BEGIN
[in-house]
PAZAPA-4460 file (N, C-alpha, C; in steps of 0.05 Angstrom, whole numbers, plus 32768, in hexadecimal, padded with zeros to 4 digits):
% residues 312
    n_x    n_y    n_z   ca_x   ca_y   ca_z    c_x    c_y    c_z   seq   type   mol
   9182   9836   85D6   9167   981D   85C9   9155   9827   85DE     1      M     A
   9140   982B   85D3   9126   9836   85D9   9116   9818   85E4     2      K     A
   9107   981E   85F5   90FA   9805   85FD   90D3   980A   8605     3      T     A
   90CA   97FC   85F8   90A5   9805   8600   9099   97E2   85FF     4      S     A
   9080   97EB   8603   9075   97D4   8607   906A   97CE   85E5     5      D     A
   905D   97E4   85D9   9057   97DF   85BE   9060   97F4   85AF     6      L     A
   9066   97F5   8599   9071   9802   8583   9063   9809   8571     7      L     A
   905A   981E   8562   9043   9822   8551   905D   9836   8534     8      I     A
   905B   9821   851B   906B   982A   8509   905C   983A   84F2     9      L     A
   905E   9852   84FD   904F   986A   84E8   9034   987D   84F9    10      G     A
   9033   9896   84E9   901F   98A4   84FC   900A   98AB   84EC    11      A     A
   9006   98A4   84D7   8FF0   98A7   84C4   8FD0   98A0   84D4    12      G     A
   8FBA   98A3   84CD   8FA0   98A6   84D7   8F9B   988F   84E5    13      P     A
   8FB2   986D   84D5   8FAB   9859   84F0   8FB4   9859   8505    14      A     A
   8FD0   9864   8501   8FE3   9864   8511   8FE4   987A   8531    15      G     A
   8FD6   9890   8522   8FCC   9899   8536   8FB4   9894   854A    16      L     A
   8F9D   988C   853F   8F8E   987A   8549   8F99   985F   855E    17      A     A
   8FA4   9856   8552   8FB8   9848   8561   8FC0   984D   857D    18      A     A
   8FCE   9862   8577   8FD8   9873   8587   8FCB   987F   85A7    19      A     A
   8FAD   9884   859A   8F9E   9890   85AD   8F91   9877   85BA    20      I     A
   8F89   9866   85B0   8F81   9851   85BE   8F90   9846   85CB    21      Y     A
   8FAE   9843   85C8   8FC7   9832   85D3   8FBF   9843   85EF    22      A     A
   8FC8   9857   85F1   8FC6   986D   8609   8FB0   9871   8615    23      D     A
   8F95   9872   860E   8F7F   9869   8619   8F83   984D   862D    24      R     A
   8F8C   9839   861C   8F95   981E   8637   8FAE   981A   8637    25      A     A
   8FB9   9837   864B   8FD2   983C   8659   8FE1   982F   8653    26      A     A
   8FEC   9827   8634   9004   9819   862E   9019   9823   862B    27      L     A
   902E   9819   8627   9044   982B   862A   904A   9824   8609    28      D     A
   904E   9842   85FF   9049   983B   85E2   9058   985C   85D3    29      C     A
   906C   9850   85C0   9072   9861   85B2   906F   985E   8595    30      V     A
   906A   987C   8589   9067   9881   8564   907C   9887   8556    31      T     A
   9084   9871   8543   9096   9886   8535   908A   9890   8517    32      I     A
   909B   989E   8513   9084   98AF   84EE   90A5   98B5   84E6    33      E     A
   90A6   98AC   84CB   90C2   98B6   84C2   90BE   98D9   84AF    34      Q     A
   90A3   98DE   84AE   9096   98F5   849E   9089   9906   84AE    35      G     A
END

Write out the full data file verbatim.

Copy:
[in-house]
PAZAPA-4460 file (N, C-alpha, C; in steps of 0.05 Angstrom, whole numbers, plus 32768, in hexadecimal, padded with zeros to 4 digits):
% residues 312
    n_x    n_y    n_z   ca_x   ca_y   ca_z    c_x    c_y    c_z   seq   type   mol
   9182   9836   85D6   9167   981D   85C9   9155   9827   85DE     1      M     A
   9140   982B   85D3   9126   9836   85D9   9116   9818   85E4     2      K     A
   9107   981E   85F5   90FA   9805   85FD   90D3   980A   8605     3      T     A
   90CA   97FC   85F8   90A5   9805   8600   9099   97E2   85FF     4      S     A
   9080   97EB   8603   9075   97D4   8607   906A   97CE   85E5     5      D     A
   905D   97E4   85D9   9057   97DF   85BE   9060   97F4   85AF     6      L     A
   9066   97F5   8599   9071   9802   8583   9063   9809   8571     7      L     A
   905A   981E   8562   9043   9822   8551   905D   9836   8534     8      I     A
   905B   9821   851B   906B   982A   8509   905C   983A   84F2     9      L     A
   905E   9852   84FD   904F   986A   84E8   9034   987D   84F9    10      G     A
   9033   9896   84E9   901F   98A4   84FC   900A   98AB   84EC    11      A     A
   9006   98A4   84D7   8FF0   98A7   84C4   8FD0   98A0   84D4    12      G     A
   8FBA   98A3   84CD   8FA0   98A6   84D7   8F9B   988F   84E5    13      P     A
   8FB2   986D   84D5   8FAB   9859   84F0   8FB4   9859   8505    14      A     A
   8FD0   9864   8501   8FE3   9864   8511   8FE4   987A   8531    15      G     A
   8FD6   9890   8522   8FCC   9899   8536   8FB4   9894   854A    16      L     A
   8F9D   988C   853F   8F8E   987A   8549   8F99   985F   855E    17      A     A
   8FA4   9856   8552   8FB8   9848   8561   8FC0   984D   857D    18      A     A
   8FCE   9862   8577   8FD8   9873   8587   8FCB   987F   85A7    19      A     A
   8FAD   9884   859A   8F9E   9890   85AD   8F91   9877   85BA    20      I     A
   8F89   9866   85B0   8F81   9851   85BE   8F90   9846   85CB    21      Y     A
   8FAE   9843   85C8   8FC7   9832   85D3   8FBF   9843   85EF    22      A     A
   8FC8   9857   85F1   8FC6   986D   8609   8FB0   9871   8615    23      D     A
   8F95   9872   860E   8F7F   9869   8619   8F83   984D   862D    24      R     A
   8F8C   9839   861C   8F95   981E   8637   8FAE   981A   8637    25      A     A
   8FB9   9837   864B   8FD2   983C   8659   8FE1   982F   8653    26      A     A
   8FEC   9827   8634   9004   9819   862E   9019   9823   862B    27      L     A
   902E   9819   8627   9044   982B   862A   904A   9824   8609    28      D     A
   904E   9842   85FF   9049   983B   85E2   9058   985C   85D3    29      C     A
   906C   9850   85C0   9072   9861   85B2   906F   985E   8595    30      V     A
   906A   987C   8589   9067   9881   8564   907C   9887   8556    31      T     A
   9084   9871   8543   9096   9886   8535   908A   9890   8517    32      I     A
   909B   989E   8513   9084   98AF   84EE   90A5   98B5   84E6    33      E     A
   90A6   98AC   84CB   90C2   98B6   84C2   90BE   98D9   84AF    34      Q     A
   90A3   98DE   84AE   9096   98F5   849E   9089   9906   84AE    35      G     A